“If people get really pissed and keep doing that, at some point, it’s going to affect the schools’ funding which could affect teacher pay raises next year,” Allen said. “I think that people are also threatening to not vote in November for the [2 Penny Swap] initiative.” 

While the decisions made by the Eanes administration have encountered pushback from EKF, there are also many who support their decisions.

“No one knows how to do this perfectly, but I tend to trust the school, administration and teachers that have been working on this since May,” Allen said. 

Similar to how it takes students and staff time to adapt to COVID, the school board has adjusted their lives to serve the community to the best of their ability. Many from ECF and EanesSTRONG feel that it is important to humanize the board members’ situation too. 

“The summer months are a time where the district normally has a break, however this year few people had breaks,” Champagne said. “The board met in July, and we typically take July off. We met every week during August as well as we prepared for the reopening of school.”

A common point in each groups’ arguments is that overall mental health is suffering due to virtual learning. According to Allen, the toll that this pandemic and remote learning has taken on the teacher’s mental health is an issue that keeps her up at night.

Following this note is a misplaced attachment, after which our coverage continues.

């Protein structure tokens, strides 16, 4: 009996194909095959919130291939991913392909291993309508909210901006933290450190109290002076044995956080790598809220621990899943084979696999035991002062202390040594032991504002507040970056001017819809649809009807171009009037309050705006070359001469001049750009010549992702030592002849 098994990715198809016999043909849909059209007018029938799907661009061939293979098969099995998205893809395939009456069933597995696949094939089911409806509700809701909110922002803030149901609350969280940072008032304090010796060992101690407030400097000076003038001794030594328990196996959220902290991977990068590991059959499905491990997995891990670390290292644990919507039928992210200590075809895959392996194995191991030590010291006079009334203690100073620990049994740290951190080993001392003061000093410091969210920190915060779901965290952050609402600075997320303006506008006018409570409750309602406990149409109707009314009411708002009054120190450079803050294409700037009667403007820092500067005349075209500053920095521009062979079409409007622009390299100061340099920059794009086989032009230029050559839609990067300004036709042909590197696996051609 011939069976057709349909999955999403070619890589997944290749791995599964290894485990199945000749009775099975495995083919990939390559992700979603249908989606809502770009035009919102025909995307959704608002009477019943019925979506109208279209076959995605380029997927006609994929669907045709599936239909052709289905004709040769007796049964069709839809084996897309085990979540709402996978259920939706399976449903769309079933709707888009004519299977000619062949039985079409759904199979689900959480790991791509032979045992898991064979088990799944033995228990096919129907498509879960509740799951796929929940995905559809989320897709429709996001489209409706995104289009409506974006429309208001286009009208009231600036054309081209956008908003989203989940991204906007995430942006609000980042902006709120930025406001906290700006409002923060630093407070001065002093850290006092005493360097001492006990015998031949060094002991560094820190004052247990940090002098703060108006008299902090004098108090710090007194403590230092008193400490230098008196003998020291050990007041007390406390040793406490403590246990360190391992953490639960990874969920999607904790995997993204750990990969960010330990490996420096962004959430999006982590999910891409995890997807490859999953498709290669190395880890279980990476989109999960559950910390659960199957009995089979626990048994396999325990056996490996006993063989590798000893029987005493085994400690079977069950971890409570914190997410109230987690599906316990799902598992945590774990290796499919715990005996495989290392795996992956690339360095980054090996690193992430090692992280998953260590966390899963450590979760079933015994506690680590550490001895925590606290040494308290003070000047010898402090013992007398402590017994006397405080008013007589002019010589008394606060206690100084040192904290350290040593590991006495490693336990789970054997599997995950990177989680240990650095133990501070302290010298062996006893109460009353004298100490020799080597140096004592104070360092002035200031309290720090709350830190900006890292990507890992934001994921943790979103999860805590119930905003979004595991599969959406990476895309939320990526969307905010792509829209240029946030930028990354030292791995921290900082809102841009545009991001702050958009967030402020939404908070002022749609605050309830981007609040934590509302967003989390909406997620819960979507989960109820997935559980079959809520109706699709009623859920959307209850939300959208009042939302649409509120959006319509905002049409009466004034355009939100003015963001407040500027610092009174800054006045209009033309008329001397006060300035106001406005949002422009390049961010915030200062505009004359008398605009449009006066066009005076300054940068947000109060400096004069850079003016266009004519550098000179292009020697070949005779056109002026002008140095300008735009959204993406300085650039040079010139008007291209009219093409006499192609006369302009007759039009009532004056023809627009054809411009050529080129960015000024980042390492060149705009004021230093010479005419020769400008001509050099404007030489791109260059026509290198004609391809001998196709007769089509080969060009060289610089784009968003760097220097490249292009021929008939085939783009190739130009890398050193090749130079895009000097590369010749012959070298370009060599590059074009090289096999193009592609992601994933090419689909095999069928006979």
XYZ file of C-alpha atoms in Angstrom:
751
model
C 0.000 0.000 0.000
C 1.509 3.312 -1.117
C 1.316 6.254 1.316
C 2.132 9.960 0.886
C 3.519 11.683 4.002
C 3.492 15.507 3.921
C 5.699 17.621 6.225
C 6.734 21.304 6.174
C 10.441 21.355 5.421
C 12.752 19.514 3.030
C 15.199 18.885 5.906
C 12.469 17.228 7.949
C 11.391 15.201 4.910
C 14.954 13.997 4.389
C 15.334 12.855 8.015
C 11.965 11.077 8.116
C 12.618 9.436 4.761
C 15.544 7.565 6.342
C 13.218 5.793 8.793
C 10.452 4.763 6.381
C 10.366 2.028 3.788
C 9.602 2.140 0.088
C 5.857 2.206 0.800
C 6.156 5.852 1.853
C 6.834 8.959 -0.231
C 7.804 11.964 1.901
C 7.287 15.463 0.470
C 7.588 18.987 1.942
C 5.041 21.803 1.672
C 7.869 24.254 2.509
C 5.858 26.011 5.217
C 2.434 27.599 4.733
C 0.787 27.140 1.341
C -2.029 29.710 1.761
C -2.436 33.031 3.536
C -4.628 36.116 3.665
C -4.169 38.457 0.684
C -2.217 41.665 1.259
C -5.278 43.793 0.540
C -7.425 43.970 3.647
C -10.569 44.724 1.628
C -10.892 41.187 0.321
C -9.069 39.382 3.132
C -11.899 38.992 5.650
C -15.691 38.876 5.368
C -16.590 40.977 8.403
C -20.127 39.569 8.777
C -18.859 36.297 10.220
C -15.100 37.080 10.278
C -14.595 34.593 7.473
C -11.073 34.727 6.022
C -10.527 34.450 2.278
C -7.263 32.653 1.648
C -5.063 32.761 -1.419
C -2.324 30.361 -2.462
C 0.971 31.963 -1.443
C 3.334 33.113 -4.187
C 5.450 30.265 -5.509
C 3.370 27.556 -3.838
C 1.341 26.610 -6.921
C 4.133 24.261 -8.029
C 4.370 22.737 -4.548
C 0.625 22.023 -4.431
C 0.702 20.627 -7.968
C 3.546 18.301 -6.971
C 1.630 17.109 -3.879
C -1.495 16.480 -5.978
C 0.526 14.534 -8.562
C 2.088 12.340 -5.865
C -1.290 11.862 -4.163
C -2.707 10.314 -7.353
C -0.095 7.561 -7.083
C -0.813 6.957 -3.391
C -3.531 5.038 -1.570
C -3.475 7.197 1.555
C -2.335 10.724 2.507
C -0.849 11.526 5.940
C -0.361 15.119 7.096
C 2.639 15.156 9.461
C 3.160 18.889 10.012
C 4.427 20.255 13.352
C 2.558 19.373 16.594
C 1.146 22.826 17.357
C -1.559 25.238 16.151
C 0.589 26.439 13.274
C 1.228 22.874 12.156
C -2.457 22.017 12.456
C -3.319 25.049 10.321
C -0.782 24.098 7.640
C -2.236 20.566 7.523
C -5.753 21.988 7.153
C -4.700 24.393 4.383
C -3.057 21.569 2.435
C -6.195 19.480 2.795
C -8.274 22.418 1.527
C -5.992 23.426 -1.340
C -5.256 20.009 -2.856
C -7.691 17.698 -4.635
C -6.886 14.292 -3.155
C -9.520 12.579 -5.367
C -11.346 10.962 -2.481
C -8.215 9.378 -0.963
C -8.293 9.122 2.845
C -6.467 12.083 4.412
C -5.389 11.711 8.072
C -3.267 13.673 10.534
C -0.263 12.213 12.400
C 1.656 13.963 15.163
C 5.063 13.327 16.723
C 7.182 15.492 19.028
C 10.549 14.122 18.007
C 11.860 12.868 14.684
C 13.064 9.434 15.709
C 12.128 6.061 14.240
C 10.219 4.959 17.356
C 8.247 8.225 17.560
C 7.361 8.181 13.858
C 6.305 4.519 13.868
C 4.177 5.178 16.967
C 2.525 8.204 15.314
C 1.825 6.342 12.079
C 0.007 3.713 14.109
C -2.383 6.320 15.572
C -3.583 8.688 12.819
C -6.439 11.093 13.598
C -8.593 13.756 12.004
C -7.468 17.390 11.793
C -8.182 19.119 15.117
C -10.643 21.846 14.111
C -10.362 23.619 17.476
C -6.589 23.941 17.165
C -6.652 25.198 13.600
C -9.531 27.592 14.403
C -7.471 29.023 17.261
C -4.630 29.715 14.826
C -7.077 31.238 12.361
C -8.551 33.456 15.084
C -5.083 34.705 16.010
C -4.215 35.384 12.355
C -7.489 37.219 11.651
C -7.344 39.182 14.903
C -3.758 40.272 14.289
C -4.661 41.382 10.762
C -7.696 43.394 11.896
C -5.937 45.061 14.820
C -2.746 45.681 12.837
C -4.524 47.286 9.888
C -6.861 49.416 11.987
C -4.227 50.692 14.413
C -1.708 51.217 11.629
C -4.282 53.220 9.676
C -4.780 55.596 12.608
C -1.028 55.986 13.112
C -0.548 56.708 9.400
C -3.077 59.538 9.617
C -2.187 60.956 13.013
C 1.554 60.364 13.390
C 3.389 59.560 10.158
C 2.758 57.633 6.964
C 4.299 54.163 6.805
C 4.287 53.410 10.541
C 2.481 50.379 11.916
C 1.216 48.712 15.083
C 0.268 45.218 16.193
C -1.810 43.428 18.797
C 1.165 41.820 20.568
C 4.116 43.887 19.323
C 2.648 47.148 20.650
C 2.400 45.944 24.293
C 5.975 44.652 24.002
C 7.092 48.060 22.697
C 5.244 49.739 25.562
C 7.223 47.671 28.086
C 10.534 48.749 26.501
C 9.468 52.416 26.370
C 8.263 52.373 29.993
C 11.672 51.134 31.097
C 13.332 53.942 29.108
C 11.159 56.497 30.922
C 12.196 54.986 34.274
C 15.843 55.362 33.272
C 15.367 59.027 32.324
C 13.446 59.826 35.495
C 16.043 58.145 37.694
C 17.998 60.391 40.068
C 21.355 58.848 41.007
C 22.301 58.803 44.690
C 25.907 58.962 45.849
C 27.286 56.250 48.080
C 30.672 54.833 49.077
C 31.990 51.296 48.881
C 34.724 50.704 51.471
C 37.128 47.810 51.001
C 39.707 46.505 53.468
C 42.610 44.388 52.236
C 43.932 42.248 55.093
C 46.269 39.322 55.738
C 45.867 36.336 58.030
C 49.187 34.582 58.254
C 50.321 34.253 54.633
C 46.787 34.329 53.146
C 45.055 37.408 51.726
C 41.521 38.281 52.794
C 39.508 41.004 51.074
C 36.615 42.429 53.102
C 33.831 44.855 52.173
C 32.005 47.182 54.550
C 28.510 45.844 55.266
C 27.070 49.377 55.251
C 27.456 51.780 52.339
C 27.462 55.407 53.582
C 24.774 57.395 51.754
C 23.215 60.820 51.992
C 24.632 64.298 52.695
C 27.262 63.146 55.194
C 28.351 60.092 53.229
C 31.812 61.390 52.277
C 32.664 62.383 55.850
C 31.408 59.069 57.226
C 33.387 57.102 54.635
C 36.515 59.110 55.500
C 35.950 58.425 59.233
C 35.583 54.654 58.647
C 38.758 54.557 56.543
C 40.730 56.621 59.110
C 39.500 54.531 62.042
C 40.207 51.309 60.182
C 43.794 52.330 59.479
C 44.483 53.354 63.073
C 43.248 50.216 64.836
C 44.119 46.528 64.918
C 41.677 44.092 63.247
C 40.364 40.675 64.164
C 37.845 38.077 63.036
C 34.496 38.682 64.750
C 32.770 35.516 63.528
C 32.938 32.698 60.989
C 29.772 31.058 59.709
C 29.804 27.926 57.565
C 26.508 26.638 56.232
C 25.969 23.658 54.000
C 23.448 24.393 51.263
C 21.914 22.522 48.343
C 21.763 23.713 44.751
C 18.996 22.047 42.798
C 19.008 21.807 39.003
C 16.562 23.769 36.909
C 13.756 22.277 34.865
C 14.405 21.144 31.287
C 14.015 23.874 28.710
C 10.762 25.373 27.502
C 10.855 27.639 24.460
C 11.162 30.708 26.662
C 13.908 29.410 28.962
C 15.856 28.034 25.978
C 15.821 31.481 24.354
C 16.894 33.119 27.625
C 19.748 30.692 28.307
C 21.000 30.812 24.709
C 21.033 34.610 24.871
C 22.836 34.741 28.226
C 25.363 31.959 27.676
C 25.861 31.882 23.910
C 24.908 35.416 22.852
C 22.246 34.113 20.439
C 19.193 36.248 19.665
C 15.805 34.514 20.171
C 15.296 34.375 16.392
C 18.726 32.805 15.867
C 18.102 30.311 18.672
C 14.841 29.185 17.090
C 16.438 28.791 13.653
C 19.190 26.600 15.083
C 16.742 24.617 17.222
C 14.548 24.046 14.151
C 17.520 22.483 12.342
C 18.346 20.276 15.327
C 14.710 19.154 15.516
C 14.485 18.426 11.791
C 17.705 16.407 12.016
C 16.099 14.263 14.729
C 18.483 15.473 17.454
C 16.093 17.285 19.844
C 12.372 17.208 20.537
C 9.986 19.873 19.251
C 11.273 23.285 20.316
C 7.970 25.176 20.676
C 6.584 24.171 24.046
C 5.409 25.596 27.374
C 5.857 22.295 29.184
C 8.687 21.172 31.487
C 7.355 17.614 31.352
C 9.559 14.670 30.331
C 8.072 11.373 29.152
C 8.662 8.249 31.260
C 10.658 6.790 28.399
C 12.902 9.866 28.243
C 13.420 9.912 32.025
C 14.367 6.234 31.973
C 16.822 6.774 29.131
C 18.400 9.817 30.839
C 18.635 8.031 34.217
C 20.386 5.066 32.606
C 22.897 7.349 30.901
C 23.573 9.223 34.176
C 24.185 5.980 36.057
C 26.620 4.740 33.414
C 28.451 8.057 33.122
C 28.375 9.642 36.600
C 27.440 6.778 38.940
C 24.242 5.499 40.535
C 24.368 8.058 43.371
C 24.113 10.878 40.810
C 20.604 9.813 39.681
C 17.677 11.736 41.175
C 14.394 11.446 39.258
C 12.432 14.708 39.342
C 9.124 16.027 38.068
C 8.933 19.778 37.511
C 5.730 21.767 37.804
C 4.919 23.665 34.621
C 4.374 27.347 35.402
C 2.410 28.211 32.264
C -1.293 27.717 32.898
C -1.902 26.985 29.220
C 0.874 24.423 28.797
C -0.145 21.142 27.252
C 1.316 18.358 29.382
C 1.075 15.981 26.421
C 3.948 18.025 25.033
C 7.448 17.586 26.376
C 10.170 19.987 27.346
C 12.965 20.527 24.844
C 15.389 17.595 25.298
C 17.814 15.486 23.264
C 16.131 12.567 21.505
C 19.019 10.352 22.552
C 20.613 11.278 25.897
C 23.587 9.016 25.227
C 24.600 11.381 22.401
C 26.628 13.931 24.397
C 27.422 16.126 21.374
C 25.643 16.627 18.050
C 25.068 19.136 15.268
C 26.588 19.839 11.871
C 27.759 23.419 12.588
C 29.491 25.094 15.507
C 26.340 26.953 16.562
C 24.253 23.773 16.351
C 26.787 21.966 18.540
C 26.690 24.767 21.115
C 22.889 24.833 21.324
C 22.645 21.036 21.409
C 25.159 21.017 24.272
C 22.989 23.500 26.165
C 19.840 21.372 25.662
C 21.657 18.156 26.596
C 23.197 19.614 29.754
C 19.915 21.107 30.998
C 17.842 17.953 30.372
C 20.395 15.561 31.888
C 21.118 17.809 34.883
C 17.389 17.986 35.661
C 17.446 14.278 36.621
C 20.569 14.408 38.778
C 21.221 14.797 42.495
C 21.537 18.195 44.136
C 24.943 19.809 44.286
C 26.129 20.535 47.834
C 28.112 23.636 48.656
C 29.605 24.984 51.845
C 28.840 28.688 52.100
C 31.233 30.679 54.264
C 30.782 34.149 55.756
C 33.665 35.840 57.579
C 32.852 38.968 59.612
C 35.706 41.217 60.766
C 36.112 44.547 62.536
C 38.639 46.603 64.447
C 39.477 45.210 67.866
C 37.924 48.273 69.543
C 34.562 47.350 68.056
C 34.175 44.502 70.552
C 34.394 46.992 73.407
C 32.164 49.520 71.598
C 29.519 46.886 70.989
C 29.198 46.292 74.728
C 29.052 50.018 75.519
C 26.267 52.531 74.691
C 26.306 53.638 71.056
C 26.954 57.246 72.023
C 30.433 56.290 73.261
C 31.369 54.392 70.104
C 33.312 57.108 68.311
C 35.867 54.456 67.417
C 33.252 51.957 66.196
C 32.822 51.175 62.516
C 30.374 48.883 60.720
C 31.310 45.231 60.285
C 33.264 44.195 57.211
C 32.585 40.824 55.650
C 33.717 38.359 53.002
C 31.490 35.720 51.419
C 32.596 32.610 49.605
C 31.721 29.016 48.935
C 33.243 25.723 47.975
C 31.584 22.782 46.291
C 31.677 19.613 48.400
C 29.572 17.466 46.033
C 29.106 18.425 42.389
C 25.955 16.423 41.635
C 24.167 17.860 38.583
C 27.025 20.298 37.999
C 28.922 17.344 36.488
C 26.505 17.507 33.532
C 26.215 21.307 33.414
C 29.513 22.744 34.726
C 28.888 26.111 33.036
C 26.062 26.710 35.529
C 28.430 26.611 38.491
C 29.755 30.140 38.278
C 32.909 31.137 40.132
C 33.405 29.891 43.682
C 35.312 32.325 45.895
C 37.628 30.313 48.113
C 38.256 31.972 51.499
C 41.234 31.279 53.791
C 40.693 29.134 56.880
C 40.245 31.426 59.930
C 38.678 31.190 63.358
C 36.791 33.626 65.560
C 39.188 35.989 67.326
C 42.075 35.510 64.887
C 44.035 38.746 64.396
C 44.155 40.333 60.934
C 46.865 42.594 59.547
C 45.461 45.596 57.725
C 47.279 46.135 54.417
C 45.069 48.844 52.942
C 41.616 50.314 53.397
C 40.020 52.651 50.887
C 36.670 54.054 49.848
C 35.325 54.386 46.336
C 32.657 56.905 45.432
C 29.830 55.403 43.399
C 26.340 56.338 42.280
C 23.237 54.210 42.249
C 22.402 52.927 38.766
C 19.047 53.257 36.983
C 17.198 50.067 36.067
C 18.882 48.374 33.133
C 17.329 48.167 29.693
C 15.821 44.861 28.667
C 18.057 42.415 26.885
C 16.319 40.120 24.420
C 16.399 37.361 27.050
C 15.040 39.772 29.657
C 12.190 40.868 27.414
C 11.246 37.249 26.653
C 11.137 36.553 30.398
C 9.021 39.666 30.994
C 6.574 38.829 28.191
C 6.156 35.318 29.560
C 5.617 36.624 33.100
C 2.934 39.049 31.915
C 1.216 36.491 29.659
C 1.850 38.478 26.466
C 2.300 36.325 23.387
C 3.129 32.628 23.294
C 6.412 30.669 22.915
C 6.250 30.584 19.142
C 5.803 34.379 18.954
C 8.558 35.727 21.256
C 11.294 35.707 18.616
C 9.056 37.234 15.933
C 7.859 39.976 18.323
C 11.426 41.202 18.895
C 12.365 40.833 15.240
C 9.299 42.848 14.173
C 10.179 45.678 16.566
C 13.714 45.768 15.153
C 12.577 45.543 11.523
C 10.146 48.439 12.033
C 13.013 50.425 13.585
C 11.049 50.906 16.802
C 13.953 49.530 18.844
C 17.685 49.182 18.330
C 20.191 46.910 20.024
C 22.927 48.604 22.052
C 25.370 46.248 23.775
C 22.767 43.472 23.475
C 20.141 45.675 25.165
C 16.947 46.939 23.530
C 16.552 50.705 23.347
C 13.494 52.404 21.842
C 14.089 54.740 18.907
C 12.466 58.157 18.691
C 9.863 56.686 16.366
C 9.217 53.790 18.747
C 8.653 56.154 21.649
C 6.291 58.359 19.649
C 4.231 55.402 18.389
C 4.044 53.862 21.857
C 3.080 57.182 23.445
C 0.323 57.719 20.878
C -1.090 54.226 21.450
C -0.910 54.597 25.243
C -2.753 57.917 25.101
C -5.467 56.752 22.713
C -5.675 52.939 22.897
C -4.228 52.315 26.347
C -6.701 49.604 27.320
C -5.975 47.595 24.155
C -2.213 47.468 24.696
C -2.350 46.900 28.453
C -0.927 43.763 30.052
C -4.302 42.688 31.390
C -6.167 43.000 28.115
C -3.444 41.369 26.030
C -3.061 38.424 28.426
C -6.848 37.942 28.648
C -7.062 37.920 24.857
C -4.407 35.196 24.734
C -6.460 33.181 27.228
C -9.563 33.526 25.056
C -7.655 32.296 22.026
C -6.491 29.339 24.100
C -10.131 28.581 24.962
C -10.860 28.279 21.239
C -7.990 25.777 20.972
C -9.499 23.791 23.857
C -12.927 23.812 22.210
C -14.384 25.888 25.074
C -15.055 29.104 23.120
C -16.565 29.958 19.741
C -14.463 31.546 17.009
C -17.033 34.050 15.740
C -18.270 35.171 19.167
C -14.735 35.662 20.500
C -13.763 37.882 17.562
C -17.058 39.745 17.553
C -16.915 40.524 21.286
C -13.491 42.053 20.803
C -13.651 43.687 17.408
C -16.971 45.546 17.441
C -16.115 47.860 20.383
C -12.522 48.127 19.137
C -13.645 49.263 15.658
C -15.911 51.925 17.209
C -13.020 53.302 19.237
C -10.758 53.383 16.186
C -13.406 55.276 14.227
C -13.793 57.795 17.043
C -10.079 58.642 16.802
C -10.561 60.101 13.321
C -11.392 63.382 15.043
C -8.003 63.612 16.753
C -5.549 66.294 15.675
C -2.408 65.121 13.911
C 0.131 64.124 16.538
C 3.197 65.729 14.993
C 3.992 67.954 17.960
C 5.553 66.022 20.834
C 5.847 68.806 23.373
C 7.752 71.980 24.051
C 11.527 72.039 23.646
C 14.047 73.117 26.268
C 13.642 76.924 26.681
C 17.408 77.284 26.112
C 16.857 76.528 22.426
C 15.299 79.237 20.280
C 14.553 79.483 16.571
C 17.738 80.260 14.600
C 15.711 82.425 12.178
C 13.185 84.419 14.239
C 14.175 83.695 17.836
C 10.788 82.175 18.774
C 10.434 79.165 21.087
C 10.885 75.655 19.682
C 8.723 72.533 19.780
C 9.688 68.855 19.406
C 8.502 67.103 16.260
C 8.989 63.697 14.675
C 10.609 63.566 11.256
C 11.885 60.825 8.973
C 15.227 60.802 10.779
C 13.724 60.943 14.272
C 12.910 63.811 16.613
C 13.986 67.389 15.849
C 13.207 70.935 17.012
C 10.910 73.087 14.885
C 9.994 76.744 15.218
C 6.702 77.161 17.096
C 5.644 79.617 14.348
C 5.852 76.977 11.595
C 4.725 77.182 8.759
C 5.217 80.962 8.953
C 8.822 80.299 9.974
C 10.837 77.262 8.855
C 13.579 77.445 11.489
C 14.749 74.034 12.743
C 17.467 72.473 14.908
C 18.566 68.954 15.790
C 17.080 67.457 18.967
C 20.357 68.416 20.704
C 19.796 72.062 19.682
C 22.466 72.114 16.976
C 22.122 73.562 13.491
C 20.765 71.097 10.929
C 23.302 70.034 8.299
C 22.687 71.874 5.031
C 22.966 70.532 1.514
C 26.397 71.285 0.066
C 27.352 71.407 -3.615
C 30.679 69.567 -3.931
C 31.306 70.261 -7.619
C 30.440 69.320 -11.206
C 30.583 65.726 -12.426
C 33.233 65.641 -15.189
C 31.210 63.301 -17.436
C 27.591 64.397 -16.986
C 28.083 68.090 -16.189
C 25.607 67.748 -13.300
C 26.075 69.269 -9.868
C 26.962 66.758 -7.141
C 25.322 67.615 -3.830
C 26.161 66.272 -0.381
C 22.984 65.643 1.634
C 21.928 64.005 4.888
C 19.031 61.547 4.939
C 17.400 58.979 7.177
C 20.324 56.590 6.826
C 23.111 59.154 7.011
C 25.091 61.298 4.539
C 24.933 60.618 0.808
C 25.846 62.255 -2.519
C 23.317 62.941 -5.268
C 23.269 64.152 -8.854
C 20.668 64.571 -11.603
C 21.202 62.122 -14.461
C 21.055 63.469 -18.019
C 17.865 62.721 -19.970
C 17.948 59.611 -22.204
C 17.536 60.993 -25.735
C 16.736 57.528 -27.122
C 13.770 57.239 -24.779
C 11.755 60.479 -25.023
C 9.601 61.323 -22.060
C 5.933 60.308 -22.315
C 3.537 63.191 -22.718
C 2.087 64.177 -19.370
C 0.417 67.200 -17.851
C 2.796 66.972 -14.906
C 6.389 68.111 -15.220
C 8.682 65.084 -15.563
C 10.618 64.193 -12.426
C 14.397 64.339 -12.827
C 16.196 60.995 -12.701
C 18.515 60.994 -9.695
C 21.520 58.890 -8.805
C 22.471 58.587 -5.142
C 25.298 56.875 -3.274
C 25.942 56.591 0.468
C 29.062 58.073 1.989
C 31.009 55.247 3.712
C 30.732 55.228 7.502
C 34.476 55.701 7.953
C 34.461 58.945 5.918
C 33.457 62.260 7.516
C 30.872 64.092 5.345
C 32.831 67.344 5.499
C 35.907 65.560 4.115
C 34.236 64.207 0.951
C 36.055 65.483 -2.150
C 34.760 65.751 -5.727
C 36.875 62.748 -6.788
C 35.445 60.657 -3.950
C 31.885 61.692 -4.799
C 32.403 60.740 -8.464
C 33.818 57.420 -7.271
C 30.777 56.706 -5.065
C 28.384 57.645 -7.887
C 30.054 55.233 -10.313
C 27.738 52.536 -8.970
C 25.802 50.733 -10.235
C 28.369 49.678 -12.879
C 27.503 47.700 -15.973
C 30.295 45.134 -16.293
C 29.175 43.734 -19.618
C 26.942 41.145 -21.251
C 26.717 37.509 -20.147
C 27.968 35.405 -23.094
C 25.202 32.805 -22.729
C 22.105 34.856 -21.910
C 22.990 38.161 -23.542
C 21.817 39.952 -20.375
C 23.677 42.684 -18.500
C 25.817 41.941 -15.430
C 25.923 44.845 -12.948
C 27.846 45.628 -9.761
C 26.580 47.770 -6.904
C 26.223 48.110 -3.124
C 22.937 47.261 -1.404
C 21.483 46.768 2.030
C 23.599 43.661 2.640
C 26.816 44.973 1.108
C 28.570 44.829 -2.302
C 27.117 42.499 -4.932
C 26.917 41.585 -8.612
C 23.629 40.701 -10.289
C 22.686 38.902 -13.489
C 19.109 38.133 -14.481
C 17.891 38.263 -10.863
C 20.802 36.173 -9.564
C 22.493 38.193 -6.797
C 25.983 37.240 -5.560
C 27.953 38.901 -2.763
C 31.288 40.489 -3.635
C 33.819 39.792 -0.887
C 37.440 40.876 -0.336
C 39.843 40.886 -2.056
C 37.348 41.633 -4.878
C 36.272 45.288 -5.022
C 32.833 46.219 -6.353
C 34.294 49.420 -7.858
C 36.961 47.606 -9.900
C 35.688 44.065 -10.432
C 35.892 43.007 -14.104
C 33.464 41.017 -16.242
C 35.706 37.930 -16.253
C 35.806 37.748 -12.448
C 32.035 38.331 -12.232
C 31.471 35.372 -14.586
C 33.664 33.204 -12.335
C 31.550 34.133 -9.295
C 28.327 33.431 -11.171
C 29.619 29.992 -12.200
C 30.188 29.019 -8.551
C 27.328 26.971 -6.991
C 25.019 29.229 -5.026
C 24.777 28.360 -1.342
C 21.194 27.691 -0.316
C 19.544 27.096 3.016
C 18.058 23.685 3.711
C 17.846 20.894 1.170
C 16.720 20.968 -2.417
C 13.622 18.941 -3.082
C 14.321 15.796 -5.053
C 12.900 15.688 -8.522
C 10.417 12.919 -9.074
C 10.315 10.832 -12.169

“And if teachers are struggling, how is that going to impact the students?” Allen said. “We have to support our teacher’s [mental health] so they can support our kids.” Allen said. 

All groups have shown a level of support for the situation that teachers are in. 

“I can’t even imagine trying to teach when they have their own kids at home for a lot of them and [are] trying to take care of the students [too],” Stevens said. “It’s a nightmare.”

However, the EKF group states that the mental health of the students should not be ignored. 

When I hear people say, ‘Oh, they’re kids, they’re resilient, they’ll be fine,’ I think that diminishes the toll that this takes on the kids,” Stevens said. 

While most seem to agree that mental health is a critical component at the heart of the current pandemic and resulting restrictions, the ways in which to address the challenges vary.

“I see a lot of parents witnessing a decline in their kids’ mental health and thinking it can be fixed by going back to school,” said a WHS teacher who wishes to remain anonymous. “We are experiencing a global pandemic. Pushing students back into school isn’t going to magically remove all of that adversary.”

Initial challenges in the ever-changing reintroduction of students and teachers to in-person learning centered around enforcing masks, sanitizing procedures, exposure protocol and more. The logistics around staying safe and creating a sustainable plan while balancing both student populations are complex, especially when much of it is dependent on each individual’s behavior.

“How can I maintain high standards without the benefit of everyone being there in person?” Director of Fine Arts and Bands Kerry Taylor said. “How will others treat the health concerns and safety protocols that are necessary to mitigate the spread of this virus which is so much more deadly in an enclosed building?”

Despite the hurdles, EKF supporters urge for the full reopening of schools immediately. The group’s message was that in-person schooling is vital for students’ education.